COA holds that the time of day is relevant when considering whether a building is open to the public for purposes of Michigan’s governmental tort immunity exception

In Pew v. Michigan State University, No. 317727, the Court of Appeals held that a government building is not subject to the governmental immunity exception if public access is restricted at the time of the alleged tort.   Read More

COA: The Governor did not violate the Michigan Constitution in terminating department positions

In Robert Aguirre v. Department of Corrections, No. 316918, the Michigan Court of Appeals held that Governor Snyder had express authority under the Michigan Constitution to reorganize the executive branch and the elimination of members’ positions under his restructuring Executive Order 2011-3 did not breach their contracts. The court also interpreted Order 2011-3 and found that the eliminated board members’ contracts were not transferred to the newly formed board. Read More

MCS to consider whether punishment for both OWI and OWI causing serious injury violates Double Jeopardy

In People v. Miller, Case No. 149502, the Michigan Supreme Court granted the defendant leave to appeal so the court could consider whether the Double Jeopardy Clauses of the Michigan and United States Constitutions prohibit punishment for both Operating While Intoxicated causing serious injury, MCL 257.625(5), and Operating While Intoxicated, MCL 257.625(1) and (9)(a). The compound offense of OWI causing serious injury and the predicate offense of OWI have alternative elements. The Court also ordered the parties to brief: 1) whether the existence of prior convictions under third-offense OWI, MCL 257.625(9)(c), amounts to an element for the purposes of Double Jeopardy analysis the provision punishing OWI after two prior OWI convictions, MCL 257.625(9)(c); and, 2) whether punishment for both third-offense OWI and OWI causing serious bodily injury violates the Double Jeopardy Clause.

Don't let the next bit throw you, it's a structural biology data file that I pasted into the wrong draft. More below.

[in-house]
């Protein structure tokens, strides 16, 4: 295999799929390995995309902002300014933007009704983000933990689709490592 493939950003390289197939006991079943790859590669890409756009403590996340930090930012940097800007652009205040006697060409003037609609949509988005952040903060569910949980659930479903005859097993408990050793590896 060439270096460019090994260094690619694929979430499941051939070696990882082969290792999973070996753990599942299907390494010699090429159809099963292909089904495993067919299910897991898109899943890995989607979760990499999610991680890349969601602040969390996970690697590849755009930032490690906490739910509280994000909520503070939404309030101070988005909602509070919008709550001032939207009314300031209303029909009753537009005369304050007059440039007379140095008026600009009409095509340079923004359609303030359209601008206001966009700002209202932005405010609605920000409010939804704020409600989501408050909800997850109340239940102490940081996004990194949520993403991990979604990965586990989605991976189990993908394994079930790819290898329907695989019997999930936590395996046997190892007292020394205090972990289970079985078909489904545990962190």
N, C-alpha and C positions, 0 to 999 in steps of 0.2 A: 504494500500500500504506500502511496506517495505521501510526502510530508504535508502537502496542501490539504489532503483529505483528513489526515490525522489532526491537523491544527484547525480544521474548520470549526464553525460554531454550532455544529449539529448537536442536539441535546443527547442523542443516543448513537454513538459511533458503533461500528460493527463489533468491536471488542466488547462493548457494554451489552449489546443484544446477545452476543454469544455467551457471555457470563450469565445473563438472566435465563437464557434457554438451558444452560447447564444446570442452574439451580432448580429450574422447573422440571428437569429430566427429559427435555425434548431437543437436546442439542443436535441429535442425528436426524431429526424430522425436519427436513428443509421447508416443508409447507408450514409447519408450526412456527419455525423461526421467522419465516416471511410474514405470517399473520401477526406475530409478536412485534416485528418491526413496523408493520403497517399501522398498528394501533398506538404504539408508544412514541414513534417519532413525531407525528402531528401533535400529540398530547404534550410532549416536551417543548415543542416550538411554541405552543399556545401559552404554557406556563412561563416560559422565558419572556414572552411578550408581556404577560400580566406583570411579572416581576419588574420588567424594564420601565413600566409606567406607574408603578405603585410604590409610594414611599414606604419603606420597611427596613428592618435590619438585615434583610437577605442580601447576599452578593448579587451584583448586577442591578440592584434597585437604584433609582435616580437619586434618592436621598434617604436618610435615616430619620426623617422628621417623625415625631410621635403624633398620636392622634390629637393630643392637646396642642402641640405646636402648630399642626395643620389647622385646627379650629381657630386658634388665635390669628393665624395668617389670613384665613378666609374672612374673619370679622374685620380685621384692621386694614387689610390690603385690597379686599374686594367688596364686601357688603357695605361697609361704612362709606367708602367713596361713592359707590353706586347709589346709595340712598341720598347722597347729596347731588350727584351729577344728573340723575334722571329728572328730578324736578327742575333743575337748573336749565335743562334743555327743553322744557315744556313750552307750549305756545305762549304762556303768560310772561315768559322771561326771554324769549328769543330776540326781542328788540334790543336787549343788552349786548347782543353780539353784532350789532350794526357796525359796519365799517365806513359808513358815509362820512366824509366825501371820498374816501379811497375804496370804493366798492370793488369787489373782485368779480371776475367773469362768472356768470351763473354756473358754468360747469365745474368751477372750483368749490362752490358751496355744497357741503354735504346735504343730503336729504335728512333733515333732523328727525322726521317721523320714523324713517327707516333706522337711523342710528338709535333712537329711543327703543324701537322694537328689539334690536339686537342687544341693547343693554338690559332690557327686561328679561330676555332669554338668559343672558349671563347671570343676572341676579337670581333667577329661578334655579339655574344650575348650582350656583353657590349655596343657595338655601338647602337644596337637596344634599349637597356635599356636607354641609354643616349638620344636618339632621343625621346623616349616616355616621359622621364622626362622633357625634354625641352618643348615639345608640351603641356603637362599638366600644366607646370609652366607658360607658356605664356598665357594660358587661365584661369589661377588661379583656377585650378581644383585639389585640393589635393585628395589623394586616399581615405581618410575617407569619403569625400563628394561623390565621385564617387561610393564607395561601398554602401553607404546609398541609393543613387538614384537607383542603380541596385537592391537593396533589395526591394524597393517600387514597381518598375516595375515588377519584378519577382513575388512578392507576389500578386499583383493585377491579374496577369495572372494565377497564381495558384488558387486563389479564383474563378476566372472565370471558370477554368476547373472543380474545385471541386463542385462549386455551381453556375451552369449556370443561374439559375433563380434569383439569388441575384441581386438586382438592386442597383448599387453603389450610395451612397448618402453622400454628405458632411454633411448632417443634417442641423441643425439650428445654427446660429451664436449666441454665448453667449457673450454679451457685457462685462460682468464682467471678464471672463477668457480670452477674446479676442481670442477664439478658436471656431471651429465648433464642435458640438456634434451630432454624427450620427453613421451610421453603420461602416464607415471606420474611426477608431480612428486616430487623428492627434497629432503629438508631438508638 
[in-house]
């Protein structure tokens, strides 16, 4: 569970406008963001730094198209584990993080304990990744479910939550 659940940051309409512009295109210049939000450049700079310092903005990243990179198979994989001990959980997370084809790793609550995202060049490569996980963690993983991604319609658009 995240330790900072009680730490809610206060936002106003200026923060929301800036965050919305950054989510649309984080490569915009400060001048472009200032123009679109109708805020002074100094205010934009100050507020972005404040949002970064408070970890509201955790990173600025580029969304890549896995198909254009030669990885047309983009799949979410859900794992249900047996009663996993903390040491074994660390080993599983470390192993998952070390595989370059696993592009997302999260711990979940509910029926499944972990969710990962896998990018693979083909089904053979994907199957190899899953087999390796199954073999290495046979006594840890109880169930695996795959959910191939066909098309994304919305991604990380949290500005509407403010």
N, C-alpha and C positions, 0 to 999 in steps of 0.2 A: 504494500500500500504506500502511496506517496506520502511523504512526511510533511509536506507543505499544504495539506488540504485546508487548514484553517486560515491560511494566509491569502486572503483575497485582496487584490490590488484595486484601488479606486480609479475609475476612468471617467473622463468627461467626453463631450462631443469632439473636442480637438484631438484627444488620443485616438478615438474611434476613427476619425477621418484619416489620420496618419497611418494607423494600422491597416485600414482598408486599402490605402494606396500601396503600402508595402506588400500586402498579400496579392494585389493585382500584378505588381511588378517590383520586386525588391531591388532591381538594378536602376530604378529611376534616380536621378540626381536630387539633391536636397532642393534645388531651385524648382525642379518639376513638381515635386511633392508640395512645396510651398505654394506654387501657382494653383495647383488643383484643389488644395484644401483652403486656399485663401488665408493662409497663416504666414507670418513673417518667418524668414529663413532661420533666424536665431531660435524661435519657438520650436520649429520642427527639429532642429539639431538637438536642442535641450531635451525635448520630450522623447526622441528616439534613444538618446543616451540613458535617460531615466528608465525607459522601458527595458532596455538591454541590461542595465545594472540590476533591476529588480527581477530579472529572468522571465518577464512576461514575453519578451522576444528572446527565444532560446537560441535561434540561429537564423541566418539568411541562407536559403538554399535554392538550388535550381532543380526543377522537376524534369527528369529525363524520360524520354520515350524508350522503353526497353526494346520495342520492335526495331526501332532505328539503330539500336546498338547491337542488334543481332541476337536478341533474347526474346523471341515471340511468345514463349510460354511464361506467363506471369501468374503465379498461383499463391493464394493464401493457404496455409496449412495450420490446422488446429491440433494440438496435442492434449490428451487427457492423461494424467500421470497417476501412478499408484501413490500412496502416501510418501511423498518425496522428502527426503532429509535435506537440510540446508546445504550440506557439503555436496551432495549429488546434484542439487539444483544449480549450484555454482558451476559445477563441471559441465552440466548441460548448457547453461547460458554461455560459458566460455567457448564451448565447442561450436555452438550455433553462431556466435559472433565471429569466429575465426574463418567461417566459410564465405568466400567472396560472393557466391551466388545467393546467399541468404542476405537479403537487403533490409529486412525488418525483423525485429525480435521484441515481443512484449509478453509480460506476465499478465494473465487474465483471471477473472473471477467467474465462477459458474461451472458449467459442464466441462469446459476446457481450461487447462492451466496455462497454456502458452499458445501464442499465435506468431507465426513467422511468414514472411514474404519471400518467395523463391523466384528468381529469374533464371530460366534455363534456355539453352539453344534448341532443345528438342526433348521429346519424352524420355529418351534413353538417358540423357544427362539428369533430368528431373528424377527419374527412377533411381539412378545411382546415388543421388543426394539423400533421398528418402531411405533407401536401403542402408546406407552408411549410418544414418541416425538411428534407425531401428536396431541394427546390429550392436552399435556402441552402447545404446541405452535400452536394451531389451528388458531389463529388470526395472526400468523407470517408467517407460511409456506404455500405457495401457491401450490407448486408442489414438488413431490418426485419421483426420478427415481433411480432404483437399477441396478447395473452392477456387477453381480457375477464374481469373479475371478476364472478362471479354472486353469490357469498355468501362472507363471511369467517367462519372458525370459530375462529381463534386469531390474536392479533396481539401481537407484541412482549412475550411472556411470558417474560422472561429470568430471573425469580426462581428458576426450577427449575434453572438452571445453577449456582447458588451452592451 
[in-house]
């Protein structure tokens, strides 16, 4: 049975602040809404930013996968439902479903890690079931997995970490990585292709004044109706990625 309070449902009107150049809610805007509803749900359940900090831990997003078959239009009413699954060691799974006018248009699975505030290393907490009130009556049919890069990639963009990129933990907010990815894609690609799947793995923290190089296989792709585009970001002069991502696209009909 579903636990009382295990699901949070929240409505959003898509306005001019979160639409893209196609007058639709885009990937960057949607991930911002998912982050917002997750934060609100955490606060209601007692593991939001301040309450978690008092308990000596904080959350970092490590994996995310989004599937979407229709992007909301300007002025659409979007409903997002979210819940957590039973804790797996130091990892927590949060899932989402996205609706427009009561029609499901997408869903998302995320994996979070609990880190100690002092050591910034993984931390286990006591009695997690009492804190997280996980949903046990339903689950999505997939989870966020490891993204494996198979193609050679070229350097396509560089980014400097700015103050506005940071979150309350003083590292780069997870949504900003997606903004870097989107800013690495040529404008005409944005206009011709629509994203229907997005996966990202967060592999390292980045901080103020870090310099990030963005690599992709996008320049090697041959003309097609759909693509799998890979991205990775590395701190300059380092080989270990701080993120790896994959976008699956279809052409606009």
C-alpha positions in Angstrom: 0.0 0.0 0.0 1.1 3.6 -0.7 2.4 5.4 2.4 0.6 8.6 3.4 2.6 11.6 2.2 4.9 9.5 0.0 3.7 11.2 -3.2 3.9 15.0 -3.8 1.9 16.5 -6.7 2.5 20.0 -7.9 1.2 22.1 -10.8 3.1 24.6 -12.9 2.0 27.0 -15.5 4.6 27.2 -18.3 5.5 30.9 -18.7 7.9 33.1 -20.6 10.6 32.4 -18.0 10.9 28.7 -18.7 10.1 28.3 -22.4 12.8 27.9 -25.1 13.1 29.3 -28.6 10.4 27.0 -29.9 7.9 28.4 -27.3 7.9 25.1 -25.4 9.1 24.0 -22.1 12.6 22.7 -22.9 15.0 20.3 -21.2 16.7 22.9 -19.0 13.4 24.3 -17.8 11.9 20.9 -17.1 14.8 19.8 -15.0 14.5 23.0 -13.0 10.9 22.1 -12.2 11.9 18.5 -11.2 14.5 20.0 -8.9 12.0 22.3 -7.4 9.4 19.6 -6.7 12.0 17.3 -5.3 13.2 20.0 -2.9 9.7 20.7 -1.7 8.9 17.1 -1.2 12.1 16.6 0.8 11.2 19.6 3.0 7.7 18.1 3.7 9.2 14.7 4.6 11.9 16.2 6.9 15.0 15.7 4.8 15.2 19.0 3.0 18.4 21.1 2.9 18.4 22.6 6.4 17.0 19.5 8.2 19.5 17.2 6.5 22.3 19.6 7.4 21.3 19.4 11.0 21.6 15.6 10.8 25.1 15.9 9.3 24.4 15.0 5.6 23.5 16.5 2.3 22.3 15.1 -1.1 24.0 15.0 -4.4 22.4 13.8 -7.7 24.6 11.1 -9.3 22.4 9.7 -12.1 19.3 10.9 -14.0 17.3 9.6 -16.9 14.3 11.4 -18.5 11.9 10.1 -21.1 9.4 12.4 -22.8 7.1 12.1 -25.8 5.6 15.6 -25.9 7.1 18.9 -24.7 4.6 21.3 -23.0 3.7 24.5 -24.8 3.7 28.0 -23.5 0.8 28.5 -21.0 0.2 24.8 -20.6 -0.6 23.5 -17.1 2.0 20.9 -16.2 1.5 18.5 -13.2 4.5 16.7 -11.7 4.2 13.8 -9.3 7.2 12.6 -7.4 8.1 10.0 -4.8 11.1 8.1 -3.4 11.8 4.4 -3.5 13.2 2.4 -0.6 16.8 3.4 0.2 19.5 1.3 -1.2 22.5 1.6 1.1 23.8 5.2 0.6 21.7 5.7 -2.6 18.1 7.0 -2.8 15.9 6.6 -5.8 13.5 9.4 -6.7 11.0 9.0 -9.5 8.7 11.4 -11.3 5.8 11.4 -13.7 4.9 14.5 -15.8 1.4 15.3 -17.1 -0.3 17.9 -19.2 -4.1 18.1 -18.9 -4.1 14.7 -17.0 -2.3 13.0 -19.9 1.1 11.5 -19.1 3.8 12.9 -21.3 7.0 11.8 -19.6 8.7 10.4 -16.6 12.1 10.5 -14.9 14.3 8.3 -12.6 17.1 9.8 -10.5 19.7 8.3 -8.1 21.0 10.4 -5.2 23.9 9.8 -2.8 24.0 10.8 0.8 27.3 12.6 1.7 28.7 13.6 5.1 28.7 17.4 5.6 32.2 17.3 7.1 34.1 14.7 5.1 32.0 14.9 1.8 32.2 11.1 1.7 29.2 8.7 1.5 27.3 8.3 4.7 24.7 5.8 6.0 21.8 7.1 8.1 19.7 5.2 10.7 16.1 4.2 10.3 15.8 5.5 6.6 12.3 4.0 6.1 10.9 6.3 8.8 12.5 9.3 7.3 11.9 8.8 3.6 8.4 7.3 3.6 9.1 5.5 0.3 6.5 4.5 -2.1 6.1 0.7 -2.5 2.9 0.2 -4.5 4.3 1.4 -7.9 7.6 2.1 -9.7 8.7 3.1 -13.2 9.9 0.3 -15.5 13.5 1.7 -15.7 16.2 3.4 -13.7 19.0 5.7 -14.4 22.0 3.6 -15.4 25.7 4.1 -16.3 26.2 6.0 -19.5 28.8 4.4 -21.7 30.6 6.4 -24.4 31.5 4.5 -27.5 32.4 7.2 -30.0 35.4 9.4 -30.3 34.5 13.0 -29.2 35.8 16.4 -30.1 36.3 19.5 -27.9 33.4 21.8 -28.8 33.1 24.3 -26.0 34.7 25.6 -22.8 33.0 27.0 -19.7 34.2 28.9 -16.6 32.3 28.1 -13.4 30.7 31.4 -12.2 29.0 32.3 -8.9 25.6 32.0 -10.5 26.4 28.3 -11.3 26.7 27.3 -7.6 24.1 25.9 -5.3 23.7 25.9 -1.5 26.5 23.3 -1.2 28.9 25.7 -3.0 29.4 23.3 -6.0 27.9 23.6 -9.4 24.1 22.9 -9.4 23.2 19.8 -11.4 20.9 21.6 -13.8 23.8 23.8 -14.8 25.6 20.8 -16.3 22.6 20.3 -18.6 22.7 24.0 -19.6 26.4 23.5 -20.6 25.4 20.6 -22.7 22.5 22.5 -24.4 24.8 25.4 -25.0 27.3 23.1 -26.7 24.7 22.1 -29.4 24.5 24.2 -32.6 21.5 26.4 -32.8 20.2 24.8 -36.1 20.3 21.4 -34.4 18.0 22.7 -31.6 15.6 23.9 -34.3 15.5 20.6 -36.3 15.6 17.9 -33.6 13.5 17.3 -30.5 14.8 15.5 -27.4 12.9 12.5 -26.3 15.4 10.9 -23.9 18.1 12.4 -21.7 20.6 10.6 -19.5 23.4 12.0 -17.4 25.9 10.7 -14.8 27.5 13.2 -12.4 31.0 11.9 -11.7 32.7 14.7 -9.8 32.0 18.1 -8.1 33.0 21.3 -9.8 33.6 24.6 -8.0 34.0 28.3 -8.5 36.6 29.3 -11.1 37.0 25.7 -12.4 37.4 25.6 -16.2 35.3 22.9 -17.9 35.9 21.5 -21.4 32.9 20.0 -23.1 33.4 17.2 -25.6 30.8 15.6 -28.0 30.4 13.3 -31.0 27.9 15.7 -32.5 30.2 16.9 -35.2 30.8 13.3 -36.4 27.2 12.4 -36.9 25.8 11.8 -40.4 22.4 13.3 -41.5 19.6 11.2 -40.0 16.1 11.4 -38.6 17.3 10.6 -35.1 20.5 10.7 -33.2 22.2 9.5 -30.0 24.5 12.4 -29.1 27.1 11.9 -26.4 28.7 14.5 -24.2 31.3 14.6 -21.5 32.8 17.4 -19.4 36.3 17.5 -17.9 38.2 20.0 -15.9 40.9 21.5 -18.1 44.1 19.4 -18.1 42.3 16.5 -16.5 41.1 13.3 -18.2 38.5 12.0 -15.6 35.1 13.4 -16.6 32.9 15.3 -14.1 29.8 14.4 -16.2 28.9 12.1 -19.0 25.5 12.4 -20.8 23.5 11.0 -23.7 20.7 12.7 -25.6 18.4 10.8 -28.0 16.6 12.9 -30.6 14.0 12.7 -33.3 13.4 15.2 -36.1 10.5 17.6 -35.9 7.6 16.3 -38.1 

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SORA survives another attack as COA holds that sex offender registration not “punishment” for purposes of the U.S. or Michigan Constitutions

In People v. Temelkoski, No. 313670, the Court of Appeals reaffirmed that mandatory registration under the Sex Offender Registration Act (SORA), MCL 28.721 et seq., does not constitute “punishment” for purposes of the United States or Michigan Constitutions.  Because SORA registration is not punitive, this defendant’s required registration does not violate either the Ex Post Facto Clause, or United States and Michigan constitutional prohibitions against cruel and unusual punishment.  Finally, the court concluded that in light of the specific facts and circumstances of this case, the adverse effects of SORA registration are not “overly excessive” compared to the regulatory purpose of registration.
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Business Journal highlights Supreme Court practice group at Warner Norcross & Judd

The Grand Rapids Business Journal writes in its most recent issue about the burgeoning U.S. and Michigan Supreme Court practices at Warner Norcross & Judd LLP, publisher of the One Court of Justice Blog. The article is available here. Read More
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